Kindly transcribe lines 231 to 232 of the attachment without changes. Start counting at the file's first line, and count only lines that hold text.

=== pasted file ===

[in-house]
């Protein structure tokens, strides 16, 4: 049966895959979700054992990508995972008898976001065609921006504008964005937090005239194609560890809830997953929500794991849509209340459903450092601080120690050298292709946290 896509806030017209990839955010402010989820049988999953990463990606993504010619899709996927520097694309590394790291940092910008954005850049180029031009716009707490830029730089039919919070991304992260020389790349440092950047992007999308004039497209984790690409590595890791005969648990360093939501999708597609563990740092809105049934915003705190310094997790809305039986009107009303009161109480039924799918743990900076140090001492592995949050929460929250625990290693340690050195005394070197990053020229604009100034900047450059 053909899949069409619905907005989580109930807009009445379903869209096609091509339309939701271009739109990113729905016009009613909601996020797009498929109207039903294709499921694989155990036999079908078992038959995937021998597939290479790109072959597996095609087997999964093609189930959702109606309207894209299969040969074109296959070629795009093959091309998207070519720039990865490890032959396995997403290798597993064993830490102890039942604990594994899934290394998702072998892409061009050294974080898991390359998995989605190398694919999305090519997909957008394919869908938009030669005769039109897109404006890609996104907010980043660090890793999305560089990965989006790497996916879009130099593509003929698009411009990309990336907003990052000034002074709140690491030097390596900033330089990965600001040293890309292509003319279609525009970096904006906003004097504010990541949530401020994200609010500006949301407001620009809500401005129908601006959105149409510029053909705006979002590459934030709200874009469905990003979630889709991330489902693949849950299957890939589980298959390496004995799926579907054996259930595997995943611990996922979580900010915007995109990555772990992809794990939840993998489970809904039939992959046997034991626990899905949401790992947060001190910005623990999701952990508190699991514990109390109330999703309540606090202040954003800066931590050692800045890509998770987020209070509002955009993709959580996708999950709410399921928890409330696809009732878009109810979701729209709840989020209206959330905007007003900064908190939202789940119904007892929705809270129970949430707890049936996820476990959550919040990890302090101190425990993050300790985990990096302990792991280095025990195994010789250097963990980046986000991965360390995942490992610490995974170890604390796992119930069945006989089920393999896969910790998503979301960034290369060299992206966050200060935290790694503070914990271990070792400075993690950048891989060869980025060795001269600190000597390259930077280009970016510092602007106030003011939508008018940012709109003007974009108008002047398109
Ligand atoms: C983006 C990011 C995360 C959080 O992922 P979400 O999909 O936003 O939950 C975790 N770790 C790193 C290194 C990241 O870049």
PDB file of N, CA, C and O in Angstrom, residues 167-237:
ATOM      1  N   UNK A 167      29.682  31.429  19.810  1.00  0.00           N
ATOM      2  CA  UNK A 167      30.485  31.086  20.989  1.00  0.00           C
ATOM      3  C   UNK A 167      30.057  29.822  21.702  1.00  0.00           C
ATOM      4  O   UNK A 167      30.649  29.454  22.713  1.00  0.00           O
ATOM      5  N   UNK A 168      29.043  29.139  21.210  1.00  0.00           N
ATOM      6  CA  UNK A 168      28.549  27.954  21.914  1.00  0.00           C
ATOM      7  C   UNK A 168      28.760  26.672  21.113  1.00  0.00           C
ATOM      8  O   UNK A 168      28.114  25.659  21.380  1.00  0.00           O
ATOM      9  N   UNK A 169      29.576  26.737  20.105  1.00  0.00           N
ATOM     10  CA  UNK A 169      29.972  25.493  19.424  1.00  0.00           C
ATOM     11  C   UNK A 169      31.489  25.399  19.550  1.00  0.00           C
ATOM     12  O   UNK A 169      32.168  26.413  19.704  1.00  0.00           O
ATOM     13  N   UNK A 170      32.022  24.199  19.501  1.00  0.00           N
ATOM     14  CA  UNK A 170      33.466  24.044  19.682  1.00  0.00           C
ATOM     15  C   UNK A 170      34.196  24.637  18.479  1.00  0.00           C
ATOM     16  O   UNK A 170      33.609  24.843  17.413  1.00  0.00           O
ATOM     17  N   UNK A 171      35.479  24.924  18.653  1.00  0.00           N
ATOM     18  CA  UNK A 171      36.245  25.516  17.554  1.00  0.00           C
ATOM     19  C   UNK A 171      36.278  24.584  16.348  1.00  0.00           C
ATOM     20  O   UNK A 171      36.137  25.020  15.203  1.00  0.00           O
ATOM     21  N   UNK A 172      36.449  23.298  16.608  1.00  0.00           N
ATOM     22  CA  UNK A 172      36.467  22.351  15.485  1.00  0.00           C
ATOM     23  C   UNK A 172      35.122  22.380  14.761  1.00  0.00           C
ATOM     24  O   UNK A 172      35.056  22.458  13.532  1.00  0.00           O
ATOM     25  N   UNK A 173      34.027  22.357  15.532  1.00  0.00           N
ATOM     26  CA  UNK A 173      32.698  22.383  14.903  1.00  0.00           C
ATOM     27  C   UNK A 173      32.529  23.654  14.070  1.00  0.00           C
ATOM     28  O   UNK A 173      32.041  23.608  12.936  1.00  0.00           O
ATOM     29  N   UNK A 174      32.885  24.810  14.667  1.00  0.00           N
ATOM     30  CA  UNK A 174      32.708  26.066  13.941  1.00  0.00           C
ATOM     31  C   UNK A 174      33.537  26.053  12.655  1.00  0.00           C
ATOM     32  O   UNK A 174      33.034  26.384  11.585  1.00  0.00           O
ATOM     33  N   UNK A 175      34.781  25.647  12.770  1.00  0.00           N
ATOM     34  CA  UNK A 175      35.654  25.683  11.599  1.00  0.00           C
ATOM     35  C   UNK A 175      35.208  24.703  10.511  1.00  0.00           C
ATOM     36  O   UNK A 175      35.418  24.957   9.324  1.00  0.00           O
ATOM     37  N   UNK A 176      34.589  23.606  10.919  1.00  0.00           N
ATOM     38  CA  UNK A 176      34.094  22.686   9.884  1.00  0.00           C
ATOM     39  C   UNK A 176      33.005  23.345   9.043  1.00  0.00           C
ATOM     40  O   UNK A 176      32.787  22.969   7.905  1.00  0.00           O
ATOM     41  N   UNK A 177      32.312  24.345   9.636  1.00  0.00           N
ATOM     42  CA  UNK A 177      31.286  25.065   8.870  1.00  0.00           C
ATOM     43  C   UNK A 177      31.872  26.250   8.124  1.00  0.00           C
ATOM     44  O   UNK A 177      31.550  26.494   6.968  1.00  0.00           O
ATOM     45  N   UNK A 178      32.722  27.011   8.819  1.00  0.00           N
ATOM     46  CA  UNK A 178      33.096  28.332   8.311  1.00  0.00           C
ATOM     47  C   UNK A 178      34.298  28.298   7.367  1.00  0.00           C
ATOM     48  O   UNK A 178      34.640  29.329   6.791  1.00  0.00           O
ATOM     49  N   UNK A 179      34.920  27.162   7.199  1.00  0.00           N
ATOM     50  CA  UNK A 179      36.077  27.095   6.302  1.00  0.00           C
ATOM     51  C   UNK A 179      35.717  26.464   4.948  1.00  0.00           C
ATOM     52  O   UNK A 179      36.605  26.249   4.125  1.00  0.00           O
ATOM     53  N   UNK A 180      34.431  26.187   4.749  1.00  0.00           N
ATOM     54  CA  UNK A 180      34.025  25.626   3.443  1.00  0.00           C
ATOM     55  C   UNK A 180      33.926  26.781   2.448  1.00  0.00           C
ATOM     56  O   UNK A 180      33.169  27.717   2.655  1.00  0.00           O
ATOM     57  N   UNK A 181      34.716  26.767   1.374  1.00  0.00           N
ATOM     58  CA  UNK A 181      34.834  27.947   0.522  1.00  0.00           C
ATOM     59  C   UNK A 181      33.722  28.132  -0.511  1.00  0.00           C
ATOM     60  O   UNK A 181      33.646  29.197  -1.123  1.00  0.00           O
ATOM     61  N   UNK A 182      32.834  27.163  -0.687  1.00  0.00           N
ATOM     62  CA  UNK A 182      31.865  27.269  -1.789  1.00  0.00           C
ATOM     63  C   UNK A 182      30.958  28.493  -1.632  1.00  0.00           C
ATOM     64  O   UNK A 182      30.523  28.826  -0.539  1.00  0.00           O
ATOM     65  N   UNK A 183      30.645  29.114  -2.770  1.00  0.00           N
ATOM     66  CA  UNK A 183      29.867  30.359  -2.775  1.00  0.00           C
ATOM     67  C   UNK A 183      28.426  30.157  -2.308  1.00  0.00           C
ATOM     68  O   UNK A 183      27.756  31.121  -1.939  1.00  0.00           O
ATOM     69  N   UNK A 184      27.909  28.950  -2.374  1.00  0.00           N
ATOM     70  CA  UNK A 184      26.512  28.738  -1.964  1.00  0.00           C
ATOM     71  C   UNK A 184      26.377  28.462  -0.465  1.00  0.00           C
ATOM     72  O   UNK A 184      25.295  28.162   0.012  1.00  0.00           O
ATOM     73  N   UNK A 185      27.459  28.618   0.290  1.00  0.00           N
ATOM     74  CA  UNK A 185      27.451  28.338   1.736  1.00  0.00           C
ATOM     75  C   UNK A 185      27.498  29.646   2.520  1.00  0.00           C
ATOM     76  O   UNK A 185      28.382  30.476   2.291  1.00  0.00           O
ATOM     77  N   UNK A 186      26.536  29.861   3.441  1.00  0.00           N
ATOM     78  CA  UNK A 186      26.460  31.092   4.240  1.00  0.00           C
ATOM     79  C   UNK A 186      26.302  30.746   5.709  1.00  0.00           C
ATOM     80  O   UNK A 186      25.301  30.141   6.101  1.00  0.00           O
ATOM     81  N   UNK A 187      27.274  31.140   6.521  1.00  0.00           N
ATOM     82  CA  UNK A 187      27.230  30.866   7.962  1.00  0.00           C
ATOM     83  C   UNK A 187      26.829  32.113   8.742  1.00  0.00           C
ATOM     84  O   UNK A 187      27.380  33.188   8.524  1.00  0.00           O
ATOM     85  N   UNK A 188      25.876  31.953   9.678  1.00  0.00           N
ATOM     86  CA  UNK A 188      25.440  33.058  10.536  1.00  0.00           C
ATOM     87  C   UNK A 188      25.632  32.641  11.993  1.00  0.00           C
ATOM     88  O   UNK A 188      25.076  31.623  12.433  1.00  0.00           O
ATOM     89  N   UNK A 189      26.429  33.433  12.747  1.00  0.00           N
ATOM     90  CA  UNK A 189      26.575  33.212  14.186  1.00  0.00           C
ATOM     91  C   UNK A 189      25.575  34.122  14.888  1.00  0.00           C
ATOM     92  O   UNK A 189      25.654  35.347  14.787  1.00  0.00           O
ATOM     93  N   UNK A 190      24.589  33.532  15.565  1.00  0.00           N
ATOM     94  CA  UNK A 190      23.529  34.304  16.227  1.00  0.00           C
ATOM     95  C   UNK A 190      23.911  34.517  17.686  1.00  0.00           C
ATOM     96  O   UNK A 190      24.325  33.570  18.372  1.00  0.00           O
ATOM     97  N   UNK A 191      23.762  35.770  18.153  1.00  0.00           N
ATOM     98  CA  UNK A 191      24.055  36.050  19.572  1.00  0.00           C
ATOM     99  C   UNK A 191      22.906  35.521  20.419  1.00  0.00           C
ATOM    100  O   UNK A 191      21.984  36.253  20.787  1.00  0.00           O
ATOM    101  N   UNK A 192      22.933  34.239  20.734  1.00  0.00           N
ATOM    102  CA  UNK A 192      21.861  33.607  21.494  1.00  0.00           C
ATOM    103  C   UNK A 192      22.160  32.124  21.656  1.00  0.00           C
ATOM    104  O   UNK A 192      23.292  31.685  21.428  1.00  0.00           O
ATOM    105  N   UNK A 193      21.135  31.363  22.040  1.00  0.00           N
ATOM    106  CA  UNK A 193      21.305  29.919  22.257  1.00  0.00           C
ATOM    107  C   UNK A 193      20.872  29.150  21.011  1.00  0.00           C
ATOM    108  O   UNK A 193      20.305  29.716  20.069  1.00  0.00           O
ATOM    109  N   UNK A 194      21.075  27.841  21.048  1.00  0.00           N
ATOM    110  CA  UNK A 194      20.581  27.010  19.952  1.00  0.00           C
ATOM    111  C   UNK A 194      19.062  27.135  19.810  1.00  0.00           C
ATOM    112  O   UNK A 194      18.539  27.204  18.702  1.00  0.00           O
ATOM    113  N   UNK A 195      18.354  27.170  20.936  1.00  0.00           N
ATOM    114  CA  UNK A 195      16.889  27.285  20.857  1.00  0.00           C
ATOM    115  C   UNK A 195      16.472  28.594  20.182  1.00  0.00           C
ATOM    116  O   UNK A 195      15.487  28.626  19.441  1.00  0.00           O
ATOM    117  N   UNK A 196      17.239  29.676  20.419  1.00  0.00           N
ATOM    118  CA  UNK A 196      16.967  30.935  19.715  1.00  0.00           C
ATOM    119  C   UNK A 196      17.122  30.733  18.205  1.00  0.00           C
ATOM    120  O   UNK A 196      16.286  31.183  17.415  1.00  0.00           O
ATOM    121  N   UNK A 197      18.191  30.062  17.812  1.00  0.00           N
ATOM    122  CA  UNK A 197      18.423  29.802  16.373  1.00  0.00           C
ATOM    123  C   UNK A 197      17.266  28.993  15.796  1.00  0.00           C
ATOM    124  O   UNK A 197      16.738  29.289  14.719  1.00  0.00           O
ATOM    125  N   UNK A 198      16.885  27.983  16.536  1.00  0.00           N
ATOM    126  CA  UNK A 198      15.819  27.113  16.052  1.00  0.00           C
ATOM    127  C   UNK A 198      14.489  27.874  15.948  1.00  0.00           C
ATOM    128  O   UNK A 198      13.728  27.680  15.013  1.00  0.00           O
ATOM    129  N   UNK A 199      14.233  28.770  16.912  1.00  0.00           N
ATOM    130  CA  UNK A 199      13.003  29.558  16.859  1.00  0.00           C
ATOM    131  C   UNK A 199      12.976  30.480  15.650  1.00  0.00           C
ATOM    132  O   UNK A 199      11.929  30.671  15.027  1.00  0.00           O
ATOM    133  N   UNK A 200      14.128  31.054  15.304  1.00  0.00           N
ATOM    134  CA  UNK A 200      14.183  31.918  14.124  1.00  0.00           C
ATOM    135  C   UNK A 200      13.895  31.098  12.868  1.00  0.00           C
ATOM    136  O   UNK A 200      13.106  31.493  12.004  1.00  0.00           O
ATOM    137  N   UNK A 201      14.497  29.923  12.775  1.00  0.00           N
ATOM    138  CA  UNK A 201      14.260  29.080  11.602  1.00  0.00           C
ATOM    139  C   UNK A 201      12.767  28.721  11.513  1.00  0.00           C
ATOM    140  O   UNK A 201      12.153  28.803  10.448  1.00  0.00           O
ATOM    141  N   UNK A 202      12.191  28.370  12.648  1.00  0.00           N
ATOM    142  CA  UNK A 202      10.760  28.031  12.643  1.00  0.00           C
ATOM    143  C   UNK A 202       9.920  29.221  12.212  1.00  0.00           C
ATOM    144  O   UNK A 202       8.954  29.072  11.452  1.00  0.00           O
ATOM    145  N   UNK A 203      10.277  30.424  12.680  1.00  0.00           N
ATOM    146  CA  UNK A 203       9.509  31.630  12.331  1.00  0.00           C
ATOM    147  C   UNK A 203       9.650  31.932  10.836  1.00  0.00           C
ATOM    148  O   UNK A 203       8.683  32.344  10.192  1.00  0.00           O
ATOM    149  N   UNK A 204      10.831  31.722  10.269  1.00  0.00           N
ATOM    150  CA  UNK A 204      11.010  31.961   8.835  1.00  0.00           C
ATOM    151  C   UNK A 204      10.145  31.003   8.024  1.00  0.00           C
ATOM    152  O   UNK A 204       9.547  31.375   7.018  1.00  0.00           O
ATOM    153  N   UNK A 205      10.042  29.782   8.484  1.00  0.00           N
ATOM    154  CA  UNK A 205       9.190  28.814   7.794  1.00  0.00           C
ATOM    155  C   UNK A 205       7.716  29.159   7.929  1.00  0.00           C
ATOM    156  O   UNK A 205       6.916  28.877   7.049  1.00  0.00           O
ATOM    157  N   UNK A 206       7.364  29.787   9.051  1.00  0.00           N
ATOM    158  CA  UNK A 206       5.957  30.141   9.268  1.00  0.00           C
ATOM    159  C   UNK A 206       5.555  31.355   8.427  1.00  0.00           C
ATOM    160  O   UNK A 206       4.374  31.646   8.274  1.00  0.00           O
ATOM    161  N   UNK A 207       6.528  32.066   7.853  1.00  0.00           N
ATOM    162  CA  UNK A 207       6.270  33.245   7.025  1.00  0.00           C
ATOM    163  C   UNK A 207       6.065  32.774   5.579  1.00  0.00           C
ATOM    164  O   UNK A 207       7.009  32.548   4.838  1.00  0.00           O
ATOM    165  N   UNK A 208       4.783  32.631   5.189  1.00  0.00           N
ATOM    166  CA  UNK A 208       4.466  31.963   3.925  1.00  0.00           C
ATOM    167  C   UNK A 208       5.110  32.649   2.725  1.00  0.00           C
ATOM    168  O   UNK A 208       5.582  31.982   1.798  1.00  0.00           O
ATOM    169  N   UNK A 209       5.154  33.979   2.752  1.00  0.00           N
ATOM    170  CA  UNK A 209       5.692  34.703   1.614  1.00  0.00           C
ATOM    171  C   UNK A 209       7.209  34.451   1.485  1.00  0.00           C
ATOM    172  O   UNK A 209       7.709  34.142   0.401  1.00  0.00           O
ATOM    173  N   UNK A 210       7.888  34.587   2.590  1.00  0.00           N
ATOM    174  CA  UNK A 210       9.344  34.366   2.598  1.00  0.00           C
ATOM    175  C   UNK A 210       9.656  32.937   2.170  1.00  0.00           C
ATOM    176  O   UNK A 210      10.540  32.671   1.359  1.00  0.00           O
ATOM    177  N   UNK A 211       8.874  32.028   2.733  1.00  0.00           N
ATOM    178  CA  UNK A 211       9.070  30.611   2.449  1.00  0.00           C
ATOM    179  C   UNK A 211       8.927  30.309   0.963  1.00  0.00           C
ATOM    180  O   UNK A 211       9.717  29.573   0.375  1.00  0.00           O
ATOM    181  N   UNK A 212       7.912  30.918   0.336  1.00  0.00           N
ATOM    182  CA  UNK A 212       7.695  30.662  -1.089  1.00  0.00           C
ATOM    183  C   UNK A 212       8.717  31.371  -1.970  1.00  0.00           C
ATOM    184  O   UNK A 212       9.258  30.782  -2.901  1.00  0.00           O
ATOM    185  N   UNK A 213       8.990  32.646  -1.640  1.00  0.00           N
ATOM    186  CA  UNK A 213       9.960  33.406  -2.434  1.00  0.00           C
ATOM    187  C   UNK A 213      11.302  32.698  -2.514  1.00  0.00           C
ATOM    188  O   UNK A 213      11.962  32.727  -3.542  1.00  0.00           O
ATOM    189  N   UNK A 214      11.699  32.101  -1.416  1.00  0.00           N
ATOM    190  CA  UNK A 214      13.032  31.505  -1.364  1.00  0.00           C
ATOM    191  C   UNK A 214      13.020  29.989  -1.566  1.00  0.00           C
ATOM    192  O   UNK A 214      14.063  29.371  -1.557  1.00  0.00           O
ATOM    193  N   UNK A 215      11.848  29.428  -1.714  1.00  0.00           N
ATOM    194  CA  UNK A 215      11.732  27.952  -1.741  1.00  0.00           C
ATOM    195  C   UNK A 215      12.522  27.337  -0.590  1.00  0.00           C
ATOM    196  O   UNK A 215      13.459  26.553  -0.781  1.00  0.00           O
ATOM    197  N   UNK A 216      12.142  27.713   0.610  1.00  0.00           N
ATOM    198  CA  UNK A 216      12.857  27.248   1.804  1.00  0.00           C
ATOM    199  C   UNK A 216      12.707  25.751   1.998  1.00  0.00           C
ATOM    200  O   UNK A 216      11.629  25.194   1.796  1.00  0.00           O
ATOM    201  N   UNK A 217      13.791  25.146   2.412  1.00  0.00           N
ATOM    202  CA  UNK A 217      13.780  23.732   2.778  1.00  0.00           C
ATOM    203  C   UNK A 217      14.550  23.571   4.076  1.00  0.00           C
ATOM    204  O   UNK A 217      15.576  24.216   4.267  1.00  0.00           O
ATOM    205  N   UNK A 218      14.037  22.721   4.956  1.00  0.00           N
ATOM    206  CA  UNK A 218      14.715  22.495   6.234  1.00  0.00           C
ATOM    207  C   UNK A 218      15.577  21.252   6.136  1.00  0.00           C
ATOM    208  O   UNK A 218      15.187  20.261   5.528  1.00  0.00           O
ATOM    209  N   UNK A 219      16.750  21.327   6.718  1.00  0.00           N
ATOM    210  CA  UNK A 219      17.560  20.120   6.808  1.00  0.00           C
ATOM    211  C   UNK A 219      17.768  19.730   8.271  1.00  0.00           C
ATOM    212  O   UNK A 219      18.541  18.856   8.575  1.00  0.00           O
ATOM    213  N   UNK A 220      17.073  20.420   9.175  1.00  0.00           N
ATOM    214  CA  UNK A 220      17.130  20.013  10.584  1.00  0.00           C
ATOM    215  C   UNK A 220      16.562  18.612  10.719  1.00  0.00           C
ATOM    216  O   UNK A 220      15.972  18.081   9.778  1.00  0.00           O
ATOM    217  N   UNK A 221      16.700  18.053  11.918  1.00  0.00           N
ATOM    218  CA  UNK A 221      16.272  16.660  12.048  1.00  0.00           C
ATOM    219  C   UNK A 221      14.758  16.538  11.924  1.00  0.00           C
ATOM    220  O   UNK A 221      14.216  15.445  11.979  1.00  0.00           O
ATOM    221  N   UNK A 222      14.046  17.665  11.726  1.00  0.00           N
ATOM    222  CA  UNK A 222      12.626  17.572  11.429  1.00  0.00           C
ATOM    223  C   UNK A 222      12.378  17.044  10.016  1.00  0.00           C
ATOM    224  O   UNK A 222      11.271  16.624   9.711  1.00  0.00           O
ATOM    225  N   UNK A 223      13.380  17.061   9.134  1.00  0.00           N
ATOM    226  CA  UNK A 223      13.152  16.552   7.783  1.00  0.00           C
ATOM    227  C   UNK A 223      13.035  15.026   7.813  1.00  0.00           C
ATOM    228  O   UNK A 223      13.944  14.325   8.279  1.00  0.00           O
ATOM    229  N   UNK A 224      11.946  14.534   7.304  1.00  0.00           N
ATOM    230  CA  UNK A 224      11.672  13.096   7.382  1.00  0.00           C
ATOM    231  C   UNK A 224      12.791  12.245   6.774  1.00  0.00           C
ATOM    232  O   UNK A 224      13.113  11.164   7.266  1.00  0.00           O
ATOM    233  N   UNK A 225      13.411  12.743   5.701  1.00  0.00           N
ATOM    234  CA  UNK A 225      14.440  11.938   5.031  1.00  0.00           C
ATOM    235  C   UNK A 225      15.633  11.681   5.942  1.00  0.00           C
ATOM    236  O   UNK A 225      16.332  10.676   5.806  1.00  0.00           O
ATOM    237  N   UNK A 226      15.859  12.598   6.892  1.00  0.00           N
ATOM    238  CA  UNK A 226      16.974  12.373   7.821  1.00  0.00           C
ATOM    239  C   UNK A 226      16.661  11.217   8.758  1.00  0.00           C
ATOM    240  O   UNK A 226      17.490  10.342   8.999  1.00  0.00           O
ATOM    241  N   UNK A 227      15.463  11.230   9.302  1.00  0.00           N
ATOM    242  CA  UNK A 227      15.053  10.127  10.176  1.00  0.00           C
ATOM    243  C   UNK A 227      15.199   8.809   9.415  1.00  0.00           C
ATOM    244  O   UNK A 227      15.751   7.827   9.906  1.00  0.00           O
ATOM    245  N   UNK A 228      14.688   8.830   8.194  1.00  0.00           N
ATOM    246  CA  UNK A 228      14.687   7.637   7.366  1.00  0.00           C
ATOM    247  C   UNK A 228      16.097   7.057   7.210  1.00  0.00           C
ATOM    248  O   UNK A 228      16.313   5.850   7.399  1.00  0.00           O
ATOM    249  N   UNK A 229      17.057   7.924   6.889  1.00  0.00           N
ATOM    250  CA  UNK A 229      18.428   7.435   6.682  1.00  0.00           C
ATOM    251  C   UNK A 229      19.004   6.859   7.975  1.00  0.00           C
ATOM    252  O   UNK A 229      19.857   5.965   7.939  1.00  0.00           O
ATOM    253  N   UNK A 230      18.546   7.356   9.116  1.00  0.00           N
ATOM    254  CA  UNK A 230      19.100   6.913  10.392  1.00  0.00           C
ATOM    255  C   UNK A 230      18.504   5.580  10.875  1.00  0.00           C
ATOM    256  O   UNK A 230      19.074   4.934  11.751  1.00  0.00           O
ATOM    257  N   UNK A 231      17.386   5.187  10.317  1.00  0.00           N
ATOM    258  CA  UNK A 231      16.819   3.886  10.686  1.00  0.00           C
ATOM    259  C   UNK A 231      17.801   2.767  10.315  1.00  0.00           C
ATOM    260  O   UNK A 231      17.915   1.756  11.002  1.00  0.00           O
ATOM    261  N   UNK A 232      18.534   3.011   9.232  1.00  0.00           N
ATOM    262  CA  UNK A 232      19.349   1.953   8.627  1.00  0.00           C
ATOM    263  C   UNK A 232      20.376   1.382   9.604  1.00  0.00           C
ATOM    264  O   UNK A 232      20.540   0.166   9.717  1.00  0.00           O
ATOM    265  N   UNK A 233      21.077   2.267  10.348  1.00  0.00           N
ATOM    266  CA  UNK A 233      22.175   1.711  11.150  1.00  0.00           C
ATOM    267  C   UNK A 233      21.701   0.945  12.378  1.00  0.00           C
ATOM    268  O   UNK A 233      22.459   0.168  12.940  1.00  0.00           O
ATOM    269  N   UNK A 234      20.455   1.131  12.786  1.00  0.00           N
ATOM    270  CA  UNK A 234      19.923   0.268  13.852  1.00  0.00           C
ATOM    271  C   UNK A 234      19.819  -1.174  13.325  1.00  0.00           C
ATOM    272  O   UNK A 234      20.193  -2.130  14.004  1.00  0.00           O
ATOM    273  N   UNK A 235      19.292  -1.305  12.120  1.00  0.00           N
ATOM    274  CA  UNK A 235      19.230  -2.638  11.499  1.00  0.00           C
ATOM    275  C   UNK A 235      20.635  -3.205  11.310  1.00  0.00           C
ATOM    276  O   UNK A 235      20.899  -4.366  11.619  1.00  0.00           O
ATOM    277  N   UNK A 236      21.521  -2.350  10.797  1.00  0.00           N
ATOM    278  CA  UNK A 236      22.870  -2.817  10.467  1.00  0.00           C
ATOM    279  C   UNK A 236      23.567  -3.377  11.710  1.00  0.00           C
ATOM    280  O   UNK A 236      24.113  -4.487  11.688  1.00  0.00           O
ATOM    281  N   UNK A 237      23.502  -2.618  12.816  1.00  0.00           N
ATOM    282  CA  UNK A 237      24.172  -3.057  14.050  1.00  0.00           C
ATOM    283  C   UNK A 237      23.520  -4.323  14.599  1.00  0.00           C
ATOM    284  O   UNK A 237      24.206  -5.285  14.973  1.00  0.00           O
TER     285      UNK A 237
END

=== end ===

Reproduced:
ATOM    227  C   UNK A 223      13.035  15.026   7.813  1.00  0.00           C
ATOM    228  O   UNK A 223      13.944  14.325   8.279  1.00  0.00           O